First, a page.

The proportion of people waiting too long at Scotland’s A&E departments has matched the highest level on record, new figures show.
A Scottish Government target aims to ensure 95% of those at emergency departments are seen and subsequently discharged or admitted within four hours.
However, the figure was just 66.2% in the week to April 10, matching the previous low level recorded in the week up to March 20.
The figures from Public Health Scotland show 7,705 of the 22,774 people who attended A&E waited more than four hours.
Meanwhile, 2,373 people waited more than eight hours and 944 were in hospital for longer than 12 hours.
Of the health boards in Scotland, NHS Forth Valley recorded the lowest level of people seen within four hours (54.7%), followed by NHS Lanarkshire and NHS Borders, which recorded levels of 58.7% and 60.7% respectively.
NHS Forth Valley has only one hospital with an A&E unit – Forth Valley Hospital in Glasgow – with the hospital’s performance better than some others.
The Queen Elizabeth University Hospital in Glasgow dealt with 42.1% of patients in A&E within the target time – the lowest proportion of any hospital in Scotland – while the Royal Infirmary of Edinburgh also saw just under half (49.9%) of patients within four hours.
A spokeswoman for the Scottish Government said: “The Covid-19 pandemic continues to put pressure on hospitals and this week’s performance against the four-hour A&E measure was 66.2%.
“However, the figure is likely to be an undercount and direct weekly comparisons are difficult as NHS Highland was unable to submit complete data due to a technical issue.
“We continue to see high levels of Covid transmission and people in our hospitals with the virus, but there are some indications that numbers are stabilising.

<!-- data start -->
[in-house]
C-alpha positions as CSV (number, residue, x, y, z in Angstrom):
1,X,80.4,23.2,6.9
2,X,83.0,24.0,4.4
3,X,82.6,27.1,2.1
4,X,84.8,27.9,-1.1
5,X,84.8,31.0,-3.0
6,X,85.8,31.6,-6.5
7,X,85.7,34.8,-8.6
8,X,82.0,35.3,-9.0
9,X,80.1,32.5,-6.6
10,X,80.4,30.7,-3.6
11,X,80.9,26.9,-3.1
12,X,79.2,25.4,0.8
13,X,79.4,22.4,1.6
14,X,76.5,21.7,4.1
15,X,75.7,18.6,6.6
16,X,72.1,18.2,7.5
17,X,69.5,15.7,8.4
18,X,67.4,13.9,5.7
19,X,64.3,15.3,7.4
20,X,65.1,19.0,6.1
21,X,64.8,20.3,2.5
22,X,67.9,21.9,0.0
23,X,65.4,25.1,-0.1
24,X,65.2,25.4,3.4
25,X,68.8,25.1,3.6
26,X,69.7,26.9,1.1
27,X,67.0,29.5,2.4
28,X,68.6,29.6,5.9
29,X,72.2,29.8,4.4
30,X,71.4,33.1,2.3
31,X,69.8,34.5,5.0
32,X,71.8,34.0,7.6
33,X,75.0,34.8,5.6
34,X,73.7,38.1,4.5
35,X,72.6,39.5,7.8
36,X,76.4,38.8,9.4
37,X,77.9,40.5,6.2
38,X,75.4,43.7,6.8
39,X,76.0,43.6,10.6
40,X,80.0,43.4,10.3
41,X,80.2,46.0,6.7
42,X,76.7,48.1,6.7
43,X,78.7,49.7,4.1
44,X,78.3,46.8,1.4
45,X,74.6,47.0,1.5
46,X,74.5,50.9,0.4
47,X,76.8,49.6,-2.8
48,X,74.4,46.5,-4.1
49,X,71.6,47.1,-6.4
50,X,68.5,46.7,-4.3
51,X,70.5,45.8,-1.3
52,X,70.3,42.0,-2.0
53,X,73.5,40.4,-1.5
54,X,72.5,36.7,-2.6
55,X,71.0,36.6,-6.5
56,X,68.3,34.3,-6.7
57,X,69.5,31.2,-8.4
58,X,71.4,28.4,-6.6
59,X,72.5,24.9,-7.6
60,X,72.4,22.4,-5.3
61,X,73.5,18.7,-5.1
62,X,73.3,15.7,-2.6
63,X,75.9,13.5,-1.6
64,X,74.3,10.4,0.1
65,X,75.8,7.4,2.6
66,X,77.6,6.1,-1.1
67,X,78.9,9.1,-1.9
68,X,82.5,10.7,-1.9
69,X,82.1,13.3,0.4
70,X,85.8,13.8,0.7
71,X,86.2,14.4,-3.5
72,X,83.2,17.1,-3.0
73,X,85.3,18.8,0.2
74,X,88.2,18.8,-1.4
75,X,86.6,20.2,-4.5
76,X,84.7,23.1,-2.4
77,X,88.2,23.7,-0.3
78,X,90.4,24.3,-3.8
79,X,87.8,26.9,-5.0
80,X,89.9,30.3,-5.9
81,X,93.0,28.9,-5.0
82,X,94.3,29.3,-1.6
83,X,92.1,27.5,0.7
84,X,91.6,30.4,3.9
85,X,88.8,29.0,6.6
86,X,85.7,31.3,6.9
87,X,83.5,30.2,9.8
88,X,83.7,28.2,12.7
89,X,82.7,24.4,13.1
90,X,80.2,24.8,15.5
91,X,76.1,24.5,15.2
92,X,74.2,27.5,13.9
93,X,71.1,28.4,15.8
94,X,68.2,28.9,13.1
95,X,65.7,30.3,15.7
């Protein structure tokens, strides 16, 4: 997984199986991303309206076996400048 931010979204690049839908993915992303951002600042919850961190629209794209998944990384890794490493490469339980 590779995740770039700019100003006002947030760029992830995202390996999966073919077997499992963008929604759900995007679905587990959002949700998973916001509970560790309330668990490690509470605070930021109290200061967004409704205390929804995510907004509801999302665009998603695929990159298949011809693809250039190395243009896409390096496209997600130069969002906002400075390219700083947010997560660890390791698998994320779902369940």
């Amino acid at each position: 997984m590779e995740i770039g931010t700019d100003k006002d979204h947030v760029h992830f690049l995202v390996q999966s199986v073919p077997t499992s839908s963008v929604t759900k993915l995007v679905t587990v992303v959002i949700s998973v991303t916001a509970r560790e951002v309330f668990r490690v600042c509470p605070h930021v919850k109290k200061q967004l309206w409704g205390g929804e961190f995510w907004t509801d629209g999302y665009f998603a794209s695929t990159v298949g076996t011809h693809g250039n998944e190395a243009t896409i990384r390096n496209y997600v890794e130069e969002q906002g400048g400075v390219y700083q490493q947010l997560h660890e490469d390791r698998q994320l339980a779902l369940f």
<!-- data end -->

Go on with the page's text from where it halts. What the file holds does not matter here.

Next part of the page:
“Hospitals face capacity issues as a result of high demand and staff absence while the high number of patients presenting acutely unwell is leading to longer stays.”
She added: “NHS staff have worked incredibly hard during the pandemic and they have our thanks for the care they continue to provide the people of Scotland.
“Today the Scottish Government has announced that health boards have recruited more than 1,000 additional healthcare support staff and almost 200 registered nurses from overseas to help address the unprecedented challenges facing health services. Arrangements are in place to recruit a further 203 overseas nurses.”
Scottish Tory health spokesman Dr Sandesh Gulhane said the figures show emergency care requires “immediate action from the Health Secretary”.
“I fear we’ll get the now familiar sound of silence from Humza Yousaf,” he said.
“It’s completely unacceptable that more than one-third of patients are having to wait over four hours to be seen, because these excess delays lead, tragically, to avoidable deaths.
“We’re past the recent peak of Covid infections, so the number of NHS staff absences ought to be easing.
“The problem is that the SNP Government’s appalling workforce planning means there is no slack in the system, and so there are staff shortages across Scotland’s NHS and, especially, in our emergency wards.
“A&E, like our health service generally, is on its knees and yet the SNP’s only solution for the crisis is the Health Secretary’s flimsy Covid Recovery Plan, which simply isn’t cutting it. Patients and shattered staff deserve so much better.”
Scottish Labour health spokeswoman Jackie Baillie said: “Barely a week goes by without performance falling to record lows somewhere in our NHS.
“A&E services have been in critical condition for months now, but the SNP have failed to act.
“Heroic NHS staff are working tirelessly to keep things running and keep patients safe, but there is only so much that can be done to paper over the cracks of SNP failure.
“Lives are at stake here – we cannot let this chaos become the new normal in our emergency rooms.
“The SNP must act now to support A&E services and tackle problems like delayed discharge, which are piling pressure on to services.”
Scottish Lib Dem leader Alex Cole-Hamilton urged the Scottish Government to “set aside” work on another independence referendum – with some civil servants devising a new prospectus for an independent Scotland – and repeated calls for an inquiry to be held into the state of emergency care.
Published: by Radio NewsHub